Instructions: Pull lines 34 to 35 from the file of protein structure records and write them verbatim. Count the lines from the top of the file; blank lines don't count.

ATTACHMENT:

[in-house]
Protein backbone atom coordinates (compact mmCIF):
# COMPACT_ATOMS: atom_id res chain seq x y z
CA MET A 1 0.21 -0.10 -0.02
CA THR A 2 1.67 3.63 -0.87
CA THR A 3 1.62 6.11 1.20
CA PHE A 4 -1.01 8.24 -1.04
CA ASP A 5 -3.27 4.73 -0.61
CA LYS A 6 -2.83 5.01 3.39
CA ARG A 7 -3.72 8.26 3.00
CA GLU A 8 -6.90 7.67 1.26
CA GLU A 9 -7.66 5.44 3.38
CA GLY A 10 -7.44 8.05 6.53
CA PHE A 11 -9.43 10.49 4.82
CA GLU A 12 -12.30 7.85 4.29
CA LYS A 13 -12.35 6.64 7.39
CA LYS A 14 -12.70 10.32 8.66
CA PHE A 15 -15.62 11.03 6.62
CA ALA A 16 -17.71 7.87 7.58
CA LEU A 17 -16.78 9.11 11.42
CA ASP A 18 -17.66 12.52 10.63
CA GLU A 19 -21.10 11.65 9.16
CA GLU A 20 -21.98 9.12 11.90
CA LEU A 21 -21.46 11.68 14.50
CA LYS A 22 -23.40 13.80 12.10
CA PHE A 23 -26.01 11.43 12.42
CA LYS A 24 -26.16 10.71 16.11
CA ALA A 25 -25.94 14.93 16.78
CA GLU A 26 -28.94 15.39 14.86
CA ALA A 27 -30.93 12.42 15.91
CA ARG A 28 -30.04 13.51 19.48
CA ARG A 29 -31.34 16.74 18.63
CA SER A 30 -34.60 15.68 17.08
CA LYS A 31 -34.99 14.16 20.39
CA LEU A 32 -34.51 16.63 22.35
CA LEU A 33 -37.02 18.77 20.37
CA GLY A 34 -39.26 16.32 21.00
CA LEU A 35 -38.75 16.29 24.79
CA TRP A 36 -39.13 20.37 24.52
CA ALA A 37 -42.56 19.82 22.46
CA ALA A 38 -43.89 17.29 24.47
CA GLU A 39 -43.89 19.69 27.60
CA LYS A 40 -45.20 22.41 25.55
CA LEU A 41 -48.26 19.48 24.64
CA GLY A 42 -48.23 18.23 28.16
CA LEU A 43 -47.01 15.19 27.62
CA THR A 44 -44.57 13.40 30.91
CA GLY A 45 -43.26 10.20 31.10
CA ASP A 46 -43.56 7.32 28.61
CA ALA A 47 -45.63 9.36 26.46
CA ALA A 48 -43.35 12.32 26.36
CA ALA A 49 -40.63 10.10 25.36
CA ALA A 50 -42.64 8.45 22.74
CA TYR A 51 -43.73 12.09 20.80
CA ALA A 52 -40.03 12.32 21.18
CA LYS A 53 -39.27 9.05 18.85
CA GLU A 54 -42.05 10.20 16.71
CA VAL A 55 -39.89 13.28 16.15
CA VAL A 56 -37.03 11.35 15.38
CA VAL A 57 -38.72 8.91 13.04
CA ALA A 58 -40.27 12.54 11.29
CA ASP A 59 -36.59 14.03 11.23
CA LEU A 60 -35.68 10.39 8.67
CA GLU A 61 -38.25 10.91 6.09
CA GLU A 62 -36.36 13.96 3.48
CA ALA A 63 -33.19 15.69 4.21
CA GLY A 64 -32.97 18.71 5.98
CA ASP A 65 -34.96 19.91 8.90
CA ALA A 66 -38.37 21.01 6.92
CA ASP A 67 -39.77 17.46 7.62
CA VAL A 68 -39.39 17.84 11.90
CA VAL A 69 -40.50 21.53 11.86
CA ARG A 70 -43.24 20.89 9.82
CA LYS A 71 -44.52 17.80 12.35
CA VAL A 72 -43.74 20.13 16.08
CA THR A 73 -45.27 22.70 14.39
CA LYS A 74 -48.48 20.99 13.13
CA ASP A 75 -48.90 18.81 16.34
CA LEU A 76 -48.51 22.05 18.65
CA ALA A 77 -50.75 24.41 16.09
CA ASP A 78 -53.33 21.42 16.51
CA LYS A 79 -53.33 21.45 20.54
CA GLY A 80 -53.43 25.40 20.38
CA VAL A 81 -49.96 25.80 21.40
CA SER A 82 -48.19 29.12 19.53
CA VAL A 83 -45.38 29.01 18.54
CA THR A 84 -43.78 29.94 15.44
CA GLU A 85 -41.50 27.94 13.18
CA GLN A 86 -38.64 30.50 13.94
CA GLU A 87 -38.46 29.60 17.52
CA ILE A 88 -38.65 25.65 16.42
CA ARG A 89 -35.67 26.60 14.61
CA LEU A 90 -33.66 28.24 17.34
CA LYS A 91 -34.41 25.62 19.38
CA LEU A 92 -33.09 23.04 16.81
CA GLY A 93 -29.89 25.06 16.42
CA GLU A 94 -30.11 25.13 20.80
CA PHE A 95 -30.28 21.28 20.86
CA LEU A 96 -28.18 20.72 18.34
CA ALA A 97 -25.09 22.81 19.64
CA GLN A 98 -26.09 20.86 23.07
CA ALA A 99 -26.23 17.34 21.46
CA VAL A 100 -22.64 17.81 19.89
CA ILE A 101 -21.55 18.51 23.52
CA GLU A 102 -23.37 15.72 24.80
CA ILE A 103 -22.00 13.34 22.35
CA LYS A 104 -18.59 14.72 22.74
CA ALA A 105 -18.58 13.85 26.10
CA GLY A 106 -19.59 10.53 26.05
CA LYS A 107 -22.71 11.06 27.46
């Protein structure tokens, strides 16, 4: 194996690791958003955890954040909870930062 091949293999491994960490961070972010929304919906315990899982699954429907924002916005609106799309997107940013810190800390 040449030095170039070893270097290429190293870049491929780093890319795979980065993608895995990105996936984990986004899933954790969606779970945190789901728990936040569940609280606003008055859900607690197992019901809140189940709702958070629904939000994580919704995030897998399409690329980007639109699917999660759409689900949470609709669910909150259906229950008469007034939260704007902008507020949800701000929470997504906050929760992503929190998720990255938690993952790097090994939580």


CA LYS A 31 -34.99 14.16 20.39
CA LEU A 32 -34.51 16.63 22.35